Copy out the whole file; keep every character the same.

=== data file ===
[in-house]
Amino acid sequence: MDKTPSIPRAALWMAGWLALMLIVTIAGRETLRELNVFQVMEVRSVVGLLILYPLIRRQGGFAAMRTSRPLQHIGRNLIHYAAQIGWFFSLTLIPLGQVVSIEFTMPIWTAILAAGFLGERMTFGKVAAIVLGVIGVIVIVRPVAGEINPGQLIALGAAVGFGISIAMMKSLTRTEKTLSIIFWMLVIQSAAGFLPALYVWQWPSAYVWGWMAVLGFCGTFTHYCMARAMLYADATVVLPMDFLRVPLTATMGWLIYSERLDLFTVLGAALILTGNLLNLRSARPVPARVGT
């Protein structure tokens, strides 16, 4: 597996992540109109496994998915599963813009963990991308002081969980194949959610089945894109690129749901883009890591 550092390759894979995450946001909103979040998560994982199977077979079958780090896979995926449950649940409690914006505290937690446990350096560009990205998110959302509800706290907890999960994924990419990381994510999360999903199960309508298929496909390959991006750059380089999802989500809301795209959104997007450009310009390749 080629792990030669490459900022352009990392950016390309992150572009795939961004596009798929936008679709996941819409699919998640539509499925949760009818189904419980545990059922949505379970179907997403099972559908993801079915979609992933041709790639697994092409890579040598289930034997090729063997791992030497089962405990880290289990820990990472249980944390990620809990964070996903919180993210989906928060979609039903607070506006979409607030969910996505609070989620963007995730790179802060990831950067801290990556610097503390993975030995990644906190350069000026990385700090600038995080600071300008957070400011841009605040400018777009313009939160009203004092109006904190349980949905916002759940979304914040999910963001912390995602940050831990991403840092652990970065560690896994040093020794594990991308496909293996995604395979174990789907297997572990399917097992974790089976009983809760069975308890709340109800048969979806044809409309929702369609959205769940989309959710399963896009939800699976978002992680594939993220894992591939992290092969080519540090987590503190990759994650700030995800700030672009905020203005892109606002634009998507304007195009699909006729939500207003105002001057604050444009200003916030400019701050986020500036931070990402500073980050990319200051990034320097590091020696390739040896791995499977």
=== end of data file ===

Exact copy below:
[in-house]
Amino acid sequence: MDKTPSIPRAALWMAGWLALMLIVTIAGRETLRELNVFQVMEVRSVVGLLILYPLIRRQGGFAAMRTSRPLQHIGRNLIHYAAQIGWFFSLTLIPLGQVVSIEFTMPIWTAILAAGFLGERMTFGKVAAIVLGVIGVIVIVRPVAGEINPGQLIALGAAVGFGISIAMMKSLTRTEKTLSIIFWMLVIQSAAGFLPALYVWQWPSAYVWGWMAVLGFCGTFTHYCMARAMLYADATVVLPMDFLRVPLTATMGWLIYSERLDLFTVLGAALILTGNLLNLRSARPVPARVGT
């Protein structure tokens, strides 16, 4: 597996992540109109496994998915599963813009963990991308002081969980194949959610089945894109690129749901883009890591 550092390759894979995450946001909103979040998560994982199977077979079958780090896979995926449950649940409690914006505290937690446990350096560009990205998110959302509800706290907890999960994924990419990381994510999360999903199960309508298929496909390959991006750059380089999802989500809301795209959104997007450009310009390749 080629792990030669490459900022352009990392950016390309992150572009795939961004596009798929936008679709996941819409699919998640539509499925949760009818189904419980545990059922949505379970179907997403099972559908993801079915979609992933041709790639697994092409890579040598289930034997090729063997791992030497089962405990880290289990820990990472249980944390990620809990964070996903919180993210989906928060979609039903607070506006979409607030969910996505609070989620963007995730790179802060990831950067801290990556610097503390993975030995990644906190350069000026990385700090600038995080600071300008957070400011841009605040400018777009313009939160009203004092109006904190349980949905916002759940979304914040999910963001912390995602940050831990991403840092652990970065560690896994040093020794594990991308496909293996995604395979174990789907297997572990399917097992974790089976009983809760069975308890709340109800048969979806044809409309929702369609959205769940989309959710399963896009939800699976978002992680594939993220894992591939992290092969080519540090987590503190990759994650700030995800700030672009905020203005892109606002634009998507304007195009699909006729939500207003105002001057604050444009200003916030400019701050986020500036931070990402500073980050990319200051990034320097590091020696390739040896791995499977």